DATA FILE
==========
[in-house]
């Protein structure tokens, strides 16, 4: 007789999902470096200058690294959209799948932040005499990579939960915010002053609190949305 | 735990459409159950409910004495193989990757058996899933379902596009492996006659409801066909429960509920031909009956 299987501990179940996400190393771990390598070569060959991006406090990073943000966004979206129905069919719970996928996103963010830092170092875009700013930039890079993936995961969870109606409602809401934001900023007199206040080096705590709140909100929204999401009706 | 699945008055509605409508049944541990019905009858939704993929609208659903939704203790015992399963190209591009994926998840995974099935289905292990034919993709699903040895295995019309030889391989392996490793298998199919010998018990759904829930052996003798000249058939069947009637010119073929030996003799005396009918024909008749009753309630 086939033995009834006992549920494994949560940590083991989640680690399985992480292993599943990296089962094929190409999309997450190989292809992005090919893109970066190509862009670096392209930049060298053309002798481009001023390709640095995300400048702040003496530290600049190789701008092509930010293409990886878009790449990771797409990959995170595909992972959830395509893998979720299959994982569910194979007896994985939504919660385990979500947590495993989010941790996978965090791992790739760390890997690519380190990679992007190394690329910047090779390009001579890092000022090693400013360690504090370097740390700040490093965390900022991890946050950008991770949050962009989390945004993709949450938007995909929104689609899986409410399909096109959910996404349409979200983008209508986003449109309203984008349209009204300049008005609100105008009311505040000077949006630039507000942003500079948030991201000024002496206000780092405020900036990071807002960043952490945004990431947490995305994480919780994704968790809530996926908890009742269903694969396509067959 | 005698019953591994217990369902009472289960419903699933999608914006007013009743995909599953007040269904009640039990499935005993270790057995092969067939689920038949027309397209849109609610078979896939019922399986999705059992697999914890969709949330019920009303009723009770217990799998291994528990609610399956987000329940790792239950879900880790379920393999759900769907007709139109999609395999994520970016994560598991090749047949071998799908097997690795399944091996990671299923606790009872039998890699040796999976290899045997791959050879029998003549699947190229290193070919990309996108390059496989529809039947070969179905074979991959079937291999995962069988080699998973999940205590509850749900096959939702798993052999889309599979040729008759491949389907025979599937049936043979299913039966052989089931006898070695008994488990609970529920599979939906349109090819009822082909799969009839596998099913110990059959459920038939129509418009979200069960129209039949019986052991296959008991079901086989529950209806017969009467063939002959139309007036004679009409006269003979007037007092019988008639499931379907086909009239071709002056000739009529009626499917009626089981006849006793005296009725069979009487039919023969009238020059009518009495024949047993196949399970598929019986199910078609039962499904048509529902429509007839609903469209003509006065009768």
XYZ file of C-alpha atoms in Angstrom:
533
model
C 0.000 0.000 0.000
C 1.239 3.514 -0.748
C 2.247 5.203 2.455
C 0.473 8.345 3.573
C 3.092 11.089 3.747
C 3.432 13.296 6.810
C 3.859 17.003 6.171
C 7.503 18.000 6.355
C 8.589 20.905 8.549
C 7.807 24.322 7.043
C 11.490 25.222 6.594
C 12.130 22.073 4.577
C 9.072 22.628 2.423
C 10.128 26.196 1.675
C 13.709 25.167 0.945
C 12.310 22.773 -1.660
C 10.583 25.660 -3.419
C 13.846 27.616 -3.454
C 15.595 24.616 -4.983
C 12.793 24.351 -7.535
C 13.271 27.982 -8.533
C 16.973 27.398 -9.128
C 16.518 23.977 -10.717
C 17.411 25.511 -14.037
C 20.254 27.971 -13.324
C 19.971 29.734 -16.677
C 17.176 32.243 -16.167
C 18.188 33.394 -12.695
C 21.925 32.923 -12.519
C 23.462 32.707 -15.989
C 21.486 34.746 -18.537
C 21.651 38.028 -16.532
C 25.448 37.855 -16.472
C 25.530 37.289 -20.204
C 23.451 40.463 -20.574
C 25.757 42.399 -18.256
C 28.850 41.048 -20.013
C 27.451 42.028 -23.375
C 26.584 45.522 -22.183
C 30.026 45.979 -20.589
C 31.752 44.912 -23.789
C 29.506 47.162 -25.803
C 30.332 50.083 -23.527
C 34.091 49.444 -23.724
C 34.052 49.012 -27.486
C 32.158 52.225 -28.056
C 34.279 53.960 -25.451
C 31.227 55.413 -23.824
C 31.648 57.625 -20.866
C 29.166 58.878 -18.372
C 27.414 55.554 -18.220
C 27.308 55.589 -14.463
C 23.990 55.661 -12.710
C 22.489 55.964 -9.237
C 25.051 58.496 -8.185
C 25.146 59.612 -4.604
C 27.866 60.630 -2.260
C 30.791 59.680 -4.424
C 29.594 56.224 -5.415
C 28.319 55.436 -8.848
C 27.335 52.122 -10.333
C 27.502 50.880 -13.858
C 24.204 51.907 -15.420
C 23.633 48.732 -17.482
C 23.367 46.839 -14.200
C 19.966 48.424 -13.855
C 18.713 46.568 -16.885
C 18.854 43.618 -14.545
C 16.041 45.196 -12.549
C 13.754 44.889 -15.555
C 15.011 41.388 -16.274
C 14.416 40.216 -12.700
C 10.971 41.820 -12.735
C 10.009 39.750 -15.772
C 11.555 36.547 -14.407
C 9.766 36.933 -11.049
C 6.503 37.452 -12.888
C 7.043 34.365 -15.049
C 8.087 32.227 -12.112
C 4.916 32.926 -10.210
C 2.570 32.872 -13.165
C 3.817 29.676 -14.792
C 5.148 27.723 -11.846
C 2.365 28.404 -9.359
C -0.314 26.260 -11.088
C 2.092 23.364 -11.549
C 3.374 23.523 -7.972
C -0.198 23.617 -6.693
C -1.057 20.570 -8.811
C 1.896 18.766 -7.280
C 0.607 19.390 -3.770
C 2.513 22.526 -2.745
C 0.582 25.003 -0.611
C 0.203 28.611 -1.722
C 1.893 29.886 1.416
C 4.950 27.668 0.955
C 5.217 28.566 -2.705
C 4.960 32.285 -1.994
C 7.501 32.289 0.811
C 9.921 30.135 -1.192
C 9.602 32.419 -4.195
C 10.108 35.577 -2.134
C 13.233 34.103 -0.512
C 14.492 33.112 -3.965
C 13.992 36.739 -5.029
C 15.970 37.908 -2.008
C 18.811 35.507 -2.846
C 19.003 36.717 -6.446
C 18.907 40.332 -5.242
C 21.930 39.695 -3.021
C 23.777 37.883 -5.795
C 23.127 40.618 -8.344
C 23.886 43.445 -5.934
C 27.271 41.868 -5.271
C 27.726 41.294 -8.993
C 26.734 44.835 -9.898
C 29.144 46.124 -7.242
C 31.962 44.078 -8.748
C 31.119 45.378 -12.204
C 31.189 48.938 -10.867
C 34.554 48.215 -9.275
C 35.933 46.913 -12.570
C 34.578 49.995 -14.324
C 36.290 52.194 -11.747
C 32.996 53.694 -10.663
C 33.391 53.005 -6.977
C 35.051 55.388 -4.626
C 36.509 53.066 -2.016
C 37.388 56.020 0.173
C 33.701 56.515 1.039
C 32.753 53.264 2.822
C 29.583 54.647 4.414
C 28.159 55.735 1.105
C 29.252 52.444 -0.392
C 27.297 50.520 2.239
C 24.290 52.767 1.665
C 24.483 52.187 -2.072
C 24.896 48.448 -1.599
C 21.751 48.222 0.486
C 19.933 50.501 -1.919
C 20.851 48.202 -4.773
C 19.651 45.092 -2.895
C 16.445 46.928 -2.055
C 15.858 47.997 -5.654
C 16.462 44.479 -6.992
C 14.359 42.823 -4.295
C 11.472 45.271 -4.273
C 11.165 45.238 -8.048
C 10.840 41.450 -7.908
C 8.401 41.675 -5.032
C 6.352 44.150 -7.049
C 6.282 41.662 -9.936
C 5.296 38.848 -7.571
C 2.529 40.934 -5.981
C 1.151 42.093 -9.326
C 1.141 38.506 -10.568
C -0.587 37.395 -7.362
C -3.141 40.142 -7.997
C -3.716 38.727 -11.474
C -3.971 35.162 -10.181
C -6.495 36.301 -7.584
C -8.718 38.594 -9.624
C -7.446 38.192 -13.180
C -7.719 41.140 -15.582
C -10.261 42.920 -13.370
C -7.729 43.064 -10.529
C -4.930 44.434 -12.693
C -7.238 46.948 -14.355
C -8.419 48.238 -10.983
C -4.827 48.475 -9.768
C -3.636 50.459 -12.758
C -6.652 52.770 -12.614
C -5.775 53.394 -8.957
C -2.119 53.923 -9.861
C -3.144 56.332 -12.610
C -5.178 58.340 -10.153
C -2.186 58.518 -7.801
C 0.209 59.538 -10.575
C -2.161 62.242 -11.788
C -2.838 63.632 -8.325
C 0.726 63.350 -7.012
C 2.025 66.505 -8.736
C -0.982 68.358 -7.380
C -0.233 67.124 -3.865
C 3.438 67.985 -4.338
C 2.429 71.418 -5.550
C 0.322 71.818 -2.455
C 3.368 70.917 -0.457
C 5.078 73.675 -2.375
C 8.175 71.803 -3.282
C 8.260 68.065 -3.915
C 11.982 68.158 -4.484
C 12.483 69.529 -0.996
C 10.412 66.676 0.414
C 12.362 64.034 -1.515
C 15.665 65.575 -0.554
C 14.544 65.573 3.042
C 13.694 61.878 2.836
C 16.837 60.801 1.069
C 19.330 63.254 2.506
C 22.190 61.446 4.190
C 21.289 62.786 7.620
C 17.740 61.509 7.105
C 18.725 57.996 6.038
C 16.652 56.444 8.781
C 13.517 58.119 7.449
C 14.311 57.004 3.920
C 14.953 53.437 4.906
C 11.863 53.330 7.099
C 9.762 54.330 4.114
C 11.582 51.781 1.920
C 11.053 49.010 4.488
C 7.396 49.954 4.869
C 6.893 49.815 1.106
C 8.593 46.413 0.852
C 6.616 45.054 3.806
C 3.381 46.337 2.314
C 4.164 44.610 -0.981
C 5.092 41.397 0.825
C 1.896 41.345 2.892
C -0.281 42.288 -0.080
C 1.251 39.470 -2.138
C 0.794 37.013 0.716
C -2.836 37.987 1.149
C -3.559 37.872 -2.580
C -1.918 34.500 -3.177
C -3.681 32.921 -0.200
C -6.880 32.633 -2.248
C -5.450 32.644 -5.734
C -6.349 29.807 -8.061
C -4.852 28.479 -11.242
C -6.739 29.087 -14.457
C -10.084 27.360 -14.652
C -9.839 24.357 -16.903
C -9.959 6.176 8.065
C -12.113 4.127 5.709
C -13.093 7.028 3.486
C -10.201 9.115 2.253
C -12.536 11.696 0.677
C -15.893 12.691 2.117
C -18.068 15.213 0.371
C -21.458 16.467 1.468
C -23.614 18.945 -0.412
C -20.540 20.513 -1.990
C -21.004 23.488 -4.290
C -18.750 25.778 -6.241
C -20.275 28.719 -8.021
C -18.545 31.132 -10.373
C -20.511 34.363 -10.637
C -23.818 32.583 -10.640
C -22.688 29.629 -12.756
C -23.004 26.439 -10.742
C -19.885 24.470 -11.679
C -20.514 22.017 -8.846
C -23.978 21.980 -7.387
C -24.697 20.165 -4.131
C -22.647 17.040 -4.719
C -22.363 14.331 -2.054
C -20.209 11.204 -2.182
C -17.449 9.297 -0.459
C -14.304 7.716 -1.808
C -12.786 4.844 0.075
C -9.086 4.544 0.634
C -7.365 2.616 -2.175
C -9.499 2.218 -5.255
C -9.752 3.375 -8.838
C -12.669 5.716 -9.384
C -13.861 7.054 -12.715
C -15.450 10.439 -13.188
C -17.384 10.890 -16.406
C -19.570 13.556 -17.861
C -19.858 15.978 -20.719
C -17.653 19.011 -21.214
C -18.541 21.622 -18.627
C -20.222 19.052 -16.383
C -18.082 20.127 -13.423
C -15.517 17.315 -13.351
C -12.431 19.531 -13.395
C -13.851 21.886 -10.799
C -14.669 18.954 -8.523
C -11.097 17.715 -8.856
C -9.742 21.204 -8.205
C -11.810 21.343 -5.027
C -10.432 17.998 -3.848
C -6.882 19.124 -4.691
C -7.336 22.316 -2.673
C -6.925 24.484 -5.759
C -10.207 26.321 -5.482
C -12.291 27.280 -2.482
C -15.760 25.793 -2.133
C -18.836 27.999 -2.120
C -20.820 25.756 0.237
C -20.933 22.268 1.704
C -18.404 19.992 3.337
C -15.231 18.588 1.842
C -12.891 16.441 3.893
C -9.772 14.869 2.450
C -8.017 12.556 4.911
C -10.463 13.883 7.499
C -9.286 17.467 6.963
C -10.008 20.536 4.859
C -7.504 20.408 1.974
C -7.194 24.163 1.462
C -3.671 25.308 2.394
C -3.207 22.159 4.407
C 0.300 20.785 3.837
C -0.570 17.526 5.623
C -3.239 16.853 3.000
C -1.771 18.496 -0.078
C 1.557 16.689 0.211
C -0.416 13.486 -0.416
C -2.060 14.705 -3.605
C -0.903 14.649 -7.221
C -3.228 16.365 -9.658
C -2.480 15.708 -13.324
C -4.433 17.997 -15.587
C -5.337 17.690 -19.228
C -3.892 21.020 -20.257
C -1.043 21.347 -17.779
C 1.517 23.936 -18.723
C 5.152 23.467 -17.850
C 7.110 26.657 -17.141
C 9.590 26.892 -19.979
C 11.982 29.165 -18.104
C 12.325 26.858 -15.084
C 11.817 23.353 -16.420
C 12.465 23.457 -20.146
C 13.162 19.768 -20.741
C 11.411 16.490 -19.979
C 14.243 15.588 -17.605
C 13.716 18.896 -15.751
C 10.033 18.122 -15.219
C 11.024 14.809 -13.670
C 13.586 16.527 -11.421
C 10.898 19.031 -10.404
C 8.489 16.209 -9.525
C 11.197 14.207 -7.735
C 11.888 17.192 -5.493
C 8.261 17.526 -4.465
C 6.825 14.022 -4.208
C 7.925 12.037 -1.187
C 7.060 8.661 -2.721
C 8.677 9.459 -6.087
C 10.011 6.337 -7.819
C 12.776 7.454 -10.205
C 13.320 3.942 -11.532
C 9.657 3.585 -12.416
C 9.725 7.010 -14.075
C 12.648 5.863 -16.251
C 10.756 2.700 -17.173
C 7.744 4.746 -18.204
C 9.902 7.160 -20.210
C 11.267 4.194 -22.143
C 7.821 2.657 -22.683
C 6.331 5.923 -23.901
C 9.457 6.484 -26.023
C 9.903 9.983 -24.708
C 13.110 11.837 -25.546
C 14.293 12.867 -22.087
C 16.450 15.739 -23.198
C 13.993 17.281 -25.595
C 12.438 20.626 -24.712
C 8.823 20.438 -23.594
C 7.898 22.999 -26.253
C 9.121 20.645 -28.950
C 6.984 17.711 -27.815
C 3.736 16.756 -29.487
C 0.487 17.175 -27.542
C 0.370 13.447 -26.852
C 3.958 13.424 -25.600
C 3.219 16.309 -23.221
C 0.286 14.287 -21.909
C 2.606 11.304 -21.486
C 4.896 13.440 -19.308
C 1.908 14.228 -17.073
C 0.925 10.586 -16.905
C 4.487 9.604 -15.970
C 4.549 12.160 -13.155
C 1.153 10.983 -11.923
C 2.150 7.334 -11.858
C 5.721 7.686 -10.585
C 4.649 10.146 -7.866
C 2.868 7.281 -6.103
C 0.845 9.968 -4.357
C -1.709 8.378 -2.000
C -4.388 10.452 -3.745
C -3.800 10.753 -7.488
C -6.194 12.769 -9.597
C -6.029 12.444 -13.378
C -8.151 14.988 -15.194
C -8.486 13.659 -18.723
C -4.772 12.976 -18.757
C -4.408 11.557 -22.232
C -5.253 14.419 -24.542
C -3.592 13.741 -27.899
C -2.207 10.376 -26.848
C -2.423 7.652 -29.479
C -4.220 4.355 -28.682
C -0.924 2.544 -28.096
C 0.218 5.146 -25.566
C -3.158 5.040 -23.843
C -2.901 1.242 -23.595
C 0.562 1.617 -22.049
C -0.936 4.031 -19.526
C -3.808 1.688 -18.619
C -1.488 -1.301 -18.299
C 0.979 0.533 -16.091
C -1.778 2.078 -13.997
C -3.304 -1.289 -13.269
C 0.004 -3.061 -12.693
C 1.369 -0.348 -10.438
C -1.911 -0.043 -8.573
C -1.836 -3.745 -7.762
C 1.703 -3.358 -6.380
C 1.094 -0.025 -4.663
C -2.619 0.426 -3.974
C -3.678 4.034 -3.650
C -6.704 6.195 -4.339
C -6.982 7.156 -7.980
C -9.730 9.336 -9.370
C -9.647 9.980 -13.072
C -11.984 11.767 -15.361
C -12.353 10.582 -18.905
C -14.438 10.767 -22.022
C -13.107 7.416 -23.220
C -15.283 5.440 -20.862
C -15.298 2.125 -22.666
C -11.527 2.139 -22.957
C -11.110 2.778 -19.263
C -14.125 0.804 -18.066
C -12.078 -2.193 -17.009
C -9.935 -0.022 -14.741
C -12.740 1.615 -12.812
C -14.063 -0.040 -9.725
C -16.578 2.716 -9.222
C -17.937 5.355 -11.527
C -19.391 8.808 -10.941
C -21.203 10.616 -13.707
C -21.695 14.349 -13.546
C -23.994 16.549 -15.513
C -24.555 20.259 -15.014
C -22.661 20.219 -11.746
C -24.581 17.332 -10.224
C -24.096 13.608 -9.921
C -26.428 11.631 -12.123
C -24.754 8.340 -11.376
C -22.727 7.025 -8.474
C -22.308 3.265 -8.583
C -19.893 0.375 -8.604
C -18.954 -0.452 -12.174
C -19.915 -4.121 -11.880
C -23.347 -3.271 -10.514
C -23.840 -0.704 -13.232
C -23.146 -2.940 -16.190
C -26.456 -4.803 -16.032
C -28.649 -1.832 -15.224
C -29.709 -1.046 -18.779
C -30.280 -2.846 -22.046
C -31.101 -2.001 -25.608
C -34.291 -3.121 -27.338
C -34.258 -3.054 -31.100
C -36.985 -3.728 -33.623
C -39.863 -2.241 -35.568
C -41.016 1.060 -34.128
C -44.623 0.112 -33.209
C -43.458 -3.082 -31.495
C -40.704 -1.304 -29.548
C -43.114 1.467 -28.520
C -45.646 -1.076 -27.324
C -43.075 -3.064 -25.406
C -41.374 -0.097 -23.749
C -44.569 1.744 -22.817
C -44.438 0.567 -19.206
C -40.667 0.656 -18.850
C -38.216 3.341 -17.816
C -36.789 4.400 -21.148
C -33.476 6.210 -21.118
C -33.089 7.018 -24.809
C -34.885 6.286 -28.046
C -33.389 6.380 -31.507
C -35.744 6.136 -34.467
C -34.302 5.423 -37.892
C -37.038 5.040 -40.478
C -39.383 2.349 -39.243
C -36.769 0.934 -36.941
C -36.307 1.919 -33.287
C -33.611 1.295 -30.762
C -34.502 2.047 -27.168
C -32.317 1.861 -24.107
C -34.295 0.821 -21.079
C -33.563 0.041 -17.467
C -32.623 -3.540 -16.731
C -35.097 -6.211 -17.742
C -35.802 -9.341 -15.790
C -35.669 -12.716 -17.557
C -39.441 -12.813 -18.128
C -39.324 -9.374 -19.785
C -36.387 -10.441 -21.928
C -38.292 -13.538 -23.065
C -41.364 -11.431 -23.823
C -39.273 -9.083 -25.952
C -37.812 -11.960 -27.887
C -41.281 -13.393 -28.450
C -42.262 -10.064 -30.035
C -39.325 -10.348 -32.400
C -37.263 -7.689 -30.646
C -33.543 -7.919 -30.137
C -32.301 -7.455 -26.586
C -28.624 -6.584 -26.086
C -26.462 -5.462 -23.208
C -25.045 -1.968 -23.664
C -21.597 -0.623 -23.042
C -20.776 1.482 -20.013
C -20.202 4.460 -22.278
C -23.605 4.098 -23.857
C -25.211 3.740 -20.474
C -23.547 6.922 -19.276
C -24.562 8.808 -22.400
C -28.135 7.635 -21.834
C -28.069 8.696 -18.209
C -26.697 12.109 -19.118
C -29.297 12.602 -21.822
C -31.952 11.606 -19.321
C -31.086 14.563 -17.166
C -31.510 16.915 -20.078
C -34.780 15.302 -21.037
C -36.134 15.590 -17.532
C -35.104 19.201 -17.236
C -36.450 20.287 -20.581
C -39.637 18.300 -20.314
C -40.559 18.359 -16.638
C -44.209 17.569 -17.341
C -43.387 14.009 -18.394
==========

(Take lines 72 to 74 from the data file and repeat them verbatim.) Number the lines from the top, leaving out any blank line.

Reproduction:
C 18.713 46.568 -16.885
C 18.854 43.618 -14.545
C 16.041 45.196 -12.549